Ovid’s early poems appeal to them by giving instruction, to both men and women, on how to seduce, even rape, the opposite sex, though classical specialists are never sure how far he was being ironical rather than serious. But Red Pills are serious in partially following his advice in the belief that women for all time have been designed by nature (not culture) to be sexual objects, then mothers, dependent on men, and any woman pursuing education or a career is unnatural. They refuse to believe that any woman’s refusal of sex is serious and think rape gives them sexual pleasure: ‘No means No, until it means Yes’. They offer on-line instruction on how to ‘punch through’ women’s resistance. They are also convinced that women have always falsely accused men of rape far more often than they have actually experienced it, despite international evidence to the contrary. For this, they blame radical feminists and their supposed belief that all heterosexual sex under patriarchy is rape. They use the complex, ambiguous, variously retold story of Phaedra’s false accusation of Hippolytus and his tragic end to support their view that men suffer more trauma from false accusation than women do from rape: ‘They like being treated like shit’. They argue that the accusations are further proof of female irrationality and their need for control by men. The SlutHate website proclaimed: ‘…women are property. When a woman mouths off, a man needs to beat her senseless until she shuts up’, but it was shut down, it went too far even for Red Pill.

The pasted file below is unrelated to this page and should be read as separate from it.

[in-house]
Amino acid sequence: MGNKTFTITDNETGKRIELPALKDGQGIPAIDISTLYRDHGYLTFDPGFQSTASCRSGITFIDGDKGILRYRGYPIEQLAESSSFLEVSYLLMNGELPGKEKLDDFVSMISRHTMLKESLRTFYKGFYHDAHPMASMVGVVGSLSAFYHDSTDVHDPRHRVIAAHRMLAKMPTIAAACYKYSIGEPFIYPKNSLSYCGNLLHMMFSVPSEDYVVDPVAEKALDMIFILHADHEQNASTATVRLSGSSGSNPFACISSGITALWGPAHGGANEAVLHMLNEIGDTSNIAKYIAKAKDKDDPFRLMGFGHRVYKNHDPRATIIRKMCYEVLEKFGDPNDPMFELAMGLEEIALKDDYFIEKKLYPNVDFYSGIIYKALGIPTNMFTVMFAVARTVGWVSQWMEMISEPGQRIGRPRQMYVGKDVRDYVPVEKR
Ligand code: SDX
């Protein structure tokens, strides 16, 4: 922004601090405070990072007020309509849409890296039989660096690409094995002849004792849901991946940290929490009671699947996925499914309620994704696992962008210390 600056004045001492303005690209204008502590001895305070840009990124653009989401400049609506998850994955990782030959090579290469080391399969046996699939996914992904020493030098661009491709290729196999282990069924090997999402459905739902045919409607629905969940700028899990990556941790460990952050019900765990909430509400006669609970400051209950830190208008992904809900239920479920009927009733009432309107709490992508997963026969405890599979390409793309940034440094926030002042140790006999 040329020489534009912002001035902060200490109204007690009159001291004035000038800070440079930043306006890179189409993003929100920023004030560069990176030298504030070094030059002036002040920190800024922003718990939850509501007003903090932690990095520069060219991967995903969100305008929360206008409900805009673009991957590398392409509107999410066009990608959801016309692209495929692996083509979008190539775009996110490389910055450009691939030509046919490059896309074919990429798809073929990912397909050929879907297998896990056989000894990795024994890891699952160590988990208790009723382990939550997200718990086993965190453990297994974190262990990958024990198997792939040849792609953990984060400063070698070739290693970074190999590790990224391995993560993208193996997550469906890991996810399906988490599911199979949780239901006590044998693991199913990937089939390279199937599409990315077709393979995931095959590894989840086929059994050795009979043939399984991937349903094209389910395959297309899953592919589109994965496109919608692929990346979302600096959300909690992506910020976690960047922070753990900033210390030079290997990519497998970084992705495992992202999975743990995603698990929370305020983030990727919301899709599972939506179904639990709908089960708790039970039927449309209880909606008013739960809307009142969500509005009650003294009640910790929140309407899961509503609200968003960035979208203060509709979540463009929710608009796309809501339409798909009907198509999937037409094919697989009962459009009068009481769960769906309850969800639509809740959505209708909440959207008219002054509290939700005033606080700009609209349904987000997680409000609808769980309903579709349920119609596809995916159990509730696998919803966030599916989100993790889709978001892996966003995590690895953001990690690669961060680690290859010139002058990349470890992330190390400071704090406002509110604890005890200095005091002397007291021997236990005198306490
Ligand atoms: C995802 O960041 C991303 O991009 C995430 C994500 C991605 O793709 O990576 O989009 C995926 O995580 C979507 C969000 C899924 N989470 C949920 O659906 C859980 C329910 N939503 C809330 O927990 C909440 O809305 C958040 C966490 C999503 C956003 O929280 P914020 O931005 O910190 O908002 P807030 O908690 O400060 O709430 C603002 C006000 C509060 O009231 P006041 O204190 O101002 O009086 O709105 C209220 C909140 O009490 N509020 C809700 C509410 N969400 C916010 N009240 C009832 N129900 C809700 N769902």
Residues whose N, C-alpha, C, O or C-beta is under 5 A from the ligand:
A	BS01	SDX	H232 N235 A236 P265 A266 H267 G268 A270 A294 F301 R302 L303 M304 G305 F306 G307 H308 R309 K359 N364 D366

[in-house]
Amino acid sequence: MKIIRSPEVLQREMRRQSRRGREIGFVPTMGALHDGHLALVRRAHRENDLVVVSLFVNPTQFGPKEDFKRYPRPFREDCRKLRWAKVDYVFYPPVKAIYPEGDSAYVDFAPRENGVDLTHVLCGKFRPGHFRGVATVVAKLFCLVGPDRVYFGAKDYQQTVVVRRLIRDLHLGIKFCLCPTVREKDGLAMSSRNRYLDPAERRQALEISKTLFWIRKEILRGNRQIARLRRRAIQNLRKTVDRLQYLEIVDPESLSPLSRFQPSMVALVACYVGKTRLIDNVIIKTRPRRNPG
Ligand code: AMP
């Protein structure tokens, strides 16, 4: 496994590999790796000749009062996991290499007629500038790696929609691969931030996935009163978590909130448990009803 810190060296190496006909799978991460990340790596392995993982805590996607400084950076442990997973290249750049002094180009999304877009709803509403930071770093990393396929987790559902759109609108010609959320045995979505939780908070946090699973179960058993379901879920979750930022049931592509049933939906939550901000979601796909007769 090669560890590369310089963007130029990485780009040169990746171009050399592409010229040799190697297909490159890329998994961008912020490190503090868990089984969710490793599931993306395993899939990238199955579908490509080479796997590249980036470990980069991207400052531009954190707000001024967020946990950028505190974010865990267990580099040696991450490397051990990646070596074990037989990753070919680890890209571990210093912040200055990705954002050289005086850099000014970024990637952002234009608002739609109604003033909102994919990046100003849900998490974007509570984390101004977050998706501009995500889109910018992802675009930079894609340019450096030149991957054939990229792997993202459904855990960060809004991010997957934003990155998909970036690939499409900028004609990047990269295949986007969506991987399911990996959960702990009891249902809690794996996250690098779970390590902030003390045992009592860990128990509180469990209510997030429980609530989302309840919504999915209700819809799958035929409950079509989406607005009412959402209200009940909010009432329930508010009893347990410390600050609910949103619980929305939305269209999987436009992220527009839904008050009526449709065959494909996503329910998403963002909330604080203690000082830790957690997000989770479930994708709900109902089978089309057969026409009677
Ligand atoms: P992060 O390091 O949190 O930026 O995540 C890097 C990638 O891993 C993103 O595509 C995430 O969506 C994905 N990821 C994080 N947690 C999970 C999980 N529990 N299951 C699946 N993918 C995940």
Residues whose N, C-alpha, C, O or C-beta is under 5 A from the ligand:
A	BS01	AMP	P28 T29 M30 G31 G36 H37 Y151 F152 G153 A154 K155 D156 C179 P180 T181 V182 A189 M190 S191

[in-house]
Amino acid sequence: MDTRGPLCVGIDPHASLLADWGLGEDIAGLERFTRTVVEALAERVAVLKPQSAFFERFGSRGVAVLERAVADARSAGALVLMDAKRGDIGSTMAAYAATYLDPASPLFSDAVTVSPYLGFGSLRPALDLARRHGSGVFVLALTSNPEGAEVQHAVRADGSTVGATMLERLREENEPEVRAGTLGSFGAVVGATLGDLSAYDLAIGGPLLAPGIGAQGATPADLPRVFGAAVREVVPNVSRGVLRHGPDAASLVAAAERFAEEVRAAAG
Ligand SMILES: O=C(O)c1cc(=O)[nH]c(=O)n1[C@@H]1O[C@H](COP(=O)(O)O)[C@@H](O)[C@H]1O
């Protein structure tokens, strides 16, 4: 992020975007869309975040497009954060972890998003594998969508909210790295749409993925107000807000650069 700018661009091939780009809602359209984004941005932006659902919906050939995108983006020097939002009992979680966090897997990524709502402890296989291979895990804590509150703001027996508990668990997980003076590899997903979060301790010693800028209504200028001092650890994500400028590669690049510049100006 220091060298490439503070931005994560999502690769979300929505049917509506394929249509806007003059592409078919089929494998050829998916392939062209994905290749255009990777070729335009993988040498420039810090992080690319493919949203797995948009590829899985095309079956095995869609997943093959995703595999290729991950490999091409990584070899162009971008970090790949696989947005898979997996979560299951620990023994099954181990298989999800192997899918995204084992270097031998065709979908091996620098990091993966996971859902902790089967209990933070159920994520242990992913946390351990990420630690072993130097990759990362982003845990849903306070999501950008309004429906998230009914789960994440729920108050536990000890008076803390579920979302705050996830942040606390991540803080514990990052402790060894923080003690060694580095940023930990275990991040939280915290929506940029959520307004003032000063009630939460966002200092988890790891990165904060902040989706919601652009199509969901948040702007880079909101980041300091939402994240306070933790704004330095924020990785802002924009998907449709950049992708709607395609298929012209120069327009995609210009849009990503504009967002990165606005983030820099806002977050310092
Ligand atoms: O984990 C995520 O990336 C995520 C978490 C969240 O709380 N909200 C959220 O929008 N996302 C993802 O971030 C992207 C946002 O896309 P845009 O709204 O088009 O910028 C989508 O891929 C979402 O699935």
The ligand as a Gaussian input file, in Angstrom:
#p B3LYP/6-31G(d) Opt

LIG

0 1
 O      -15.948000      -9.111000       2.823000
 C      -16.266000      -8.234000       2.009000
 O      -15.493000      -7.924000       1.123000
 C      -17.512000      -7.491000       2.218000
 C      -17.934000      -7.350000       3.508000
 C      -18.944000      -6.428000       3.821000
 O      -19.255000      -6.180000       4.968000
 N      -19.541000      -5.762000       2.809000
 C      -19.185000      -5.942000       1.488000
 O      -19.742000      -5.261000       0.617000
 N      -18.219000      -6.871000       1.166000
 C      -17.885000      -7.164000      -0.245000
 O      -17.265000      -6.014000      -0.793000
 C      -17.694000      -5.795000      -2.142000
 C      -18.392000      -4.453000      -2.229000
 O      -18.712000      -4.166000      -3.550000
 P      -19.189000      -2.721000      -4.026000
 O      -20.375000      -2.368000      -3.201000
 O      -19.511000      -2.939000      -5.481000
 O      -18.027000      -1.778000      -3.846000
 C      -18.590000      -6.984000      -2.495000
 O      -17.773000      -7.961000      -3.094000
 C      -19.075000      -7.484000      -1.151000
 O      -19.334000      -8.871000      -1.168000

They further support their contention that their views belong in a long-established moral code by citing the work of Herodotus and Livy as evidence that rape was widespread in the ancient world and women’s consent unimportant. Much of their evidence is of rape in wartime. This is still a major concern but is hardly a sign of traditional civilised values to be prized. Again they overlook the nuances of belief and practices in societies very different from twenty-first century USA. There was no word for rape in ancient Greek or Latin, it was not always a crime and never when committed against a slave. A woman’s consent was not required for marriage in Greece, her male relatives decided for her, though it was required in Rome. Zuckerberg comments that classical scholars disagree about how far women were oppressed in the ancient world, but no-one argues that their situation merits emulation today. But Red Pills invoke this world to justify their argument that ‘women must have their behaviour and decisions controlled by men’ including ‘diet, education, boyfriends, travel, friends, entertainment, exercise regime, marriage and appearance including choice of clothing’ and be punished if they disobey, for ‘the very survival of Western civilization is at stake’.